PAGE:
Next, repeat the exercise with your arms folded behind your back, but not fastened together.

Next, repeat the exercise with your arms folded behind your back, but not fastened together.

2  Now try the exercise with your arms folded behind your back, but unfastened so you can use them if you need to. While you may fall out of balance and your muscles may cramp momentarily, you know you can put your hands out to the sides to catch yourself and relieve your muscles if you need to. Therefore, again, the exercise is neither particularly anxiety-inducing nor difficult.

Finally, try again but this time with your hands tied or handcuffed together in front of or behind your body.

Finally, try again but this time with your hands tied or handcuffed together in front of or behind your body.

3  Finally, tie or handcuff your hands in front of or behind your body and try again to tread the length of the beam. You will discover you fall out of balance more often and your muscles are more likely to cramp—plus, the knowledge that you cannot catch yourself from falling even if you want to, or relieve your cramping muscles, causes anxiety.

“When the horse is in the ‘classical contact’ (in front of the vertical and with sufficient neck length), he is able to use his ‘balancing rod’ (his neck) whenever he needs to catch his balance,” says Thiel.

This is like treading the beam in Step 2, with your hands unfastened but folded behind your back.

“However, when a horse is held in a shortened neck position by the rider’s hands, he doesn’t have that ability,” she goes on. “This is comparable to us having our hands tied behind our back [Step 3 of the exercise]. Think about it: Police bind prisoners’ hands behind their back with handcuffs so they can’t run away—their feet are free, but their balance is compromised. When the reins act as ‘handcuffs’ on the horse, they not only prevent him from balancing himself, they also cause instinctive fear in a flight animal, since he feels he can’t run away if necessary.”

Click image to order.

Click image to order.

RIDDEN: DRESSAGE FROM THE HORSE’S POINT OF VIEW is available from the TSB online bookstore.

CLICK HERE TO DOWNLOAD A FREE EXCERPT

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“Movements that were once natural to the horse become suddenly very tiring when a rider is on his back because it changes his balance,” says Ulrike Thiel in her new book RIDDEN: DRESSAGE FROM THE HORSE’S POINT OF VIEW. “A new balance must be developed—the horse must learn a different way of controlling his own movement and distributing his weight and the rider’s in order to effectively support the rider.”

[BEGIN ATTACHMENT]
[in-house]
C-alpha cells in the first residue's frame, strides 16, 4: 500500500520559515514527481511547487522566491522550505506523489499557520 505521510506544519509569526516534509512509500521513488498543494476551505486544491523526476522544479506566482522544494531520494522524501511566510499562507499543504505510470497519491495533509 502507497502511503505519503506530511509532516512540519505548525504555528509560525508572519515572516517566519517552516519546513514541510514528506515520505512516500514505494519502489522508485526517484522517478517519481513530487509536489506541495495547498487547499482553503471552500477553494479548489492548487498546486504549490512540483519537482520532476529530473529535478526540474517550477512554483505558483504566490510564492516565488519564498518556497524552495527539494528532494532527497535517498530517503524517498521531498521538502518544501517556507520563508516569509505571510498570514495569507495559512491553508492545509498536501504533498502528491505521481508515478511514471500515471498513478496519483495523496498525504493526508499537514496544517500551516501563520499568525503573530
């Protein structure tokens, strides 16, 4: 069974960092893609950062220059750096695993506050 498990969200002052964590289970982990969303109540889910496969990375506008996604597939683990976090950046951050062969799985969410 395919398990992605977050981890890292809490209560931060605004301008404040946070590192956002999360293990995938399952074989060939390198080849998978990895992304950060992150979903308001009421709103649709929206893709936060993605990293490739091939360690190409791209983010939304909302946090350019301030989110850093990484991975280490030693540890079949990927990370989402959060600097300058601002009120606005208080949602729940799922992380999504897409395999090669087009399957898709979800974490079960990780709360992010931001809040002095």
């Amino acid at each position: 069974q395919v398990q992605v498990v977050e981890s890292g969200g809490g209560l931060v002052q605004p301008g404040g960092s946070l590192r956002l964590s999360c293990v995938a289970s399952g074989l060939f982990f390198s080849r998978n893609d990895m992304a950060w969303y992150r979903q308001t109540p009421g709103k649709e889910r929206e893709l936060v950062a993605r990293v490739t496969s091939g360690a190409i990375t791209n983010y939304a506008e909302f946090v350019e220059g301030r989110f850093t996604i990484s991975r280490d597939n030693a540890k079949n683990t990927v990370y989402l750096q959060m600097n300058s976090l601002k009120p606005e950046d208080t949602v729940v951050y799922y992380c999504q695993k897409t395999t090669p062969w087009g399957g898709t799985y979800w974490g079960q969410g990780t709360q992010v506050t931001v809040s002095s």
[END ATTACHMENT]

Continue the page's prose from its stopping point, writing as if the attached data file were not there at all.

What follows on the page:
Try this exercise to help better understand what it is like for the horse to control his body with the additional weight and movement of the rider on his back:

 

Ridden1

1  Balance a 6-foot-long, hollow, plastic pole (PVC works) from the building supply store on the flat of one hand while you “walk,” “trot,” and “canter” straight and on turns. When you first attempt the exercise, it is difficult to balance the pole and your body. You may have to use your other arm to stabilize yourself.

Ridden2

When the pole is not symmetrically balanced, as shown in the photo above, it causes stiffening in several areas of the body (noted by the arrows). Your resulting movements are abrupt, which is hard on your joints.

Ridden3

3  When changing direction or speed with the pole, you must again rebalance, or stiffness is the result (see arrows in photo above). It is difficult to move as you may have planned, which can be frustrating.

Ridden4

Eventually, you grow accustomed to carrying the pole and can “trot” and “canter” with it. The pole, in effect, becomes an extension of your body.

Ridden5

5  When carrying a rider who sits crookedly, as shown here, the horse must constantly react to the unbalanced weight of the rider. This again causes stiffness and tension, interfering with his ability to execute movements as he may be capable.

“I always have my students try this exercise,” says Ulrike. “They quickly come to understand why their horse does unexpected things like, for example, falling to the outside, going too fast, or shortening his stride. They also learn how hard they must concentrate on the pole in order to keep it balanced when they first attempt the exercise and how it moves on curves to such a degree that they frequently bump into objects in the arena or other students.”

 

Isn’t it eye-opening to see how it feels to be a horse?

 

RiddenPLC-300RIDDEN: DRESSAGE FROM THE HORSE’S POINT OF VIEW is available from the TSB online bookstore.

CLICK HERE TO DOWNLOAD A FREE EXCERPT (click on the red download link on the right side of the page)

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“Everybody should read Janet Foy’s new book, DRESSAGE FOR THE NOT-SO-PERFECT HORSE,” says double-gold-medal-winner Weltino’s Magic on his Facebook page. “I hate to admit it, but I am not perfect. The great majority of us horses have to work our butt off to do things in dressage that don’t come natural to us. So help us learn by reading DRESSAGE FOR THE NOT-SO-PERFECT HORSE.”

Thanks, Magic!

dressage-for-not-so-perfectDRESSAGE FOR THE NOT-SO-PERFECT HORSE is available from the TSB online bookstore—orders received by midnight December 16th can still ship FREE in time for Christmas in the US!

CLICK HERE TO ORDER NOW